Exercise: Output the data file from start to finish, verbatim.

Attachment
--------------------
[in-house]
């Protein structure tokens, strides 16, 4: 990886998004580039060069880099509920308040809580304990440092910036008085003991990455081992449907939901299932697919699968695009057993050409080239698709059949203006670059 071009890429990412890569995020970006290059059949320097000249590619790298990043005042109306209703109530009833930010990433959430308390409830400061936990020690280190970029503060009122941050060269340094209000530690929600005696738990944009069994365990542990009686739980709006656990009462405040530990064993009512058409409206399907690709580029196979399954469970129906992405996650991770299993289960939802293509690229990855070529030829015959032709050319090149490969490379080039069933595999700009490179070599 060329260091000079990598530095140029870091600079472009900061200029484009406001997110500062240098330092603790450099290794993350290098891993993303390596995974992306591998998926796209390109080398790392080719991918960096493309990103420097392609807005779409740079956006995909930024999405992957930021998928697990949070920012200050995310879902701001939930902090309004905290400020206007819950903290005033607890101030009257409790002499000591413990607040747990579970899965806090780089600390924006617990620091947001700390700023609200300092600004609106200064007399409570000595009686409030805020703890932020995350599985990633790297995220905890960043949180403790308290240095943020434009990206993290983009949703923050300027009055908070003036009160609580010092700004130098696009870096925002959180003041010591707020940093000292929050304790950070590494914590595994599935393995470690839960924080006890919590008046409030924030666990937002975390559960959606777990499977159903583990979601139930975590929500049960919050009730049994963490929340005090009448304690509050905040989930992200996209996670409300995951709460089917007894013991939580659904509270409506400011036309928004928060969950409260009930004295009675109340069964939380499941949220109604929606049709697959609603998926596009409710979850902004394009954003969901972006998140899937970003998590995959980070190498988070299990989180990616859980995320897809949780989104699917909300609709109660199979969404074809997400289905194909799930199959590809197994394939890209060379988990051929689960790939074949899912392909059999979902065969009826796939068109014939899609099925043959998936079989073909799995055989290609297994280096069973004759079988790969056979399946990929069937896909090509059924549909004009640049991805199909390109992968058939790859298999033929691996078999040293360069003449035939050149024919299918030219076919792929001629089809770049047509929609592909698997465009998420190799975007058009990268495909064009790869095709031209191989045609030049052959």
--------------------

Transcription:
[in-house]
């Protein structure tokens, strides 16, 4: 990886998004580039060069880099509920308040809580304990440092910036008085003991990455081992449907939901299932697919699968695009057993050409080239698709059949203006670059 071009890429990412890569995020970006290059059949320097000249590619790298990043005042109306209703109530009833930010990433959430308390409830400061936990020690280190970029503060009122941050060269340094209000530690929600005696738990944009069994365990542990009686739980709006656990009462405040530990064993009512058409409206399907690709580029196979399954469970129906992405996650991770299993289960939802293509690229990855070529030829015959032709050319090149490969490379080039069933595999700009490179070599 060329260091000079990598530095140029870091600079472009900061200029484009406001997110500062240098330092603790450099290794993350290098891993993303390596995974992306591998998926796209390109080398790392080719991918960096493309990103420097392609807005779409740079956006995909930024999405992957930021998928697990949070920012200050995310879902701001939930902090309004905290400020206007819950903290005033607890101030009257409790002499000591413990607040747990579970899965806090780089600390924006617990620091947001700390700023609200300092600004609106200064007399409570000595009686409030805020703890932020995350599985990633790297995220905890960043949180403790308290240095943020434009990206993290983009949703923050300027009055908070003036009160609580010092700004130098696009870096925002959180003041010591707020940093000292929050304790950070590494914590595994599935393995470690839960924080006890919590008046409030924030666990937002975390559960959606777990499977159903583990979601139930975590929500049960919050009730049994963490929340005090009448304690509050905040989930992200996209996670409300995951709460089917007894013991939580659904509270409506400011036309928004928060969950409260009930004295009675109340069964939380499941949220109604929606049709697959609603998926596009409710979850902004394009954003969901972006998140899937970003998590995959980070190498988070299990989180990616859980995320897809949780989104699917909300609709109660199979969404074809997400289905194909799930199959590809197994394939890209060379988990051929689960790939074949899912392909059999979902065969009826796939068109014939899609099925043959998936079989073909799995055989290609297994280096069973004759079988790969056979399946990929069937896909090509059924549909004009640049991805199909390109992968058939790859298999033929691996078999040293360069003449035939050149024919299918030219076919792929001629089809770049047509929609592909698997465009998420190799975007058009990268495909064009790869095709031209191989045609030049052959």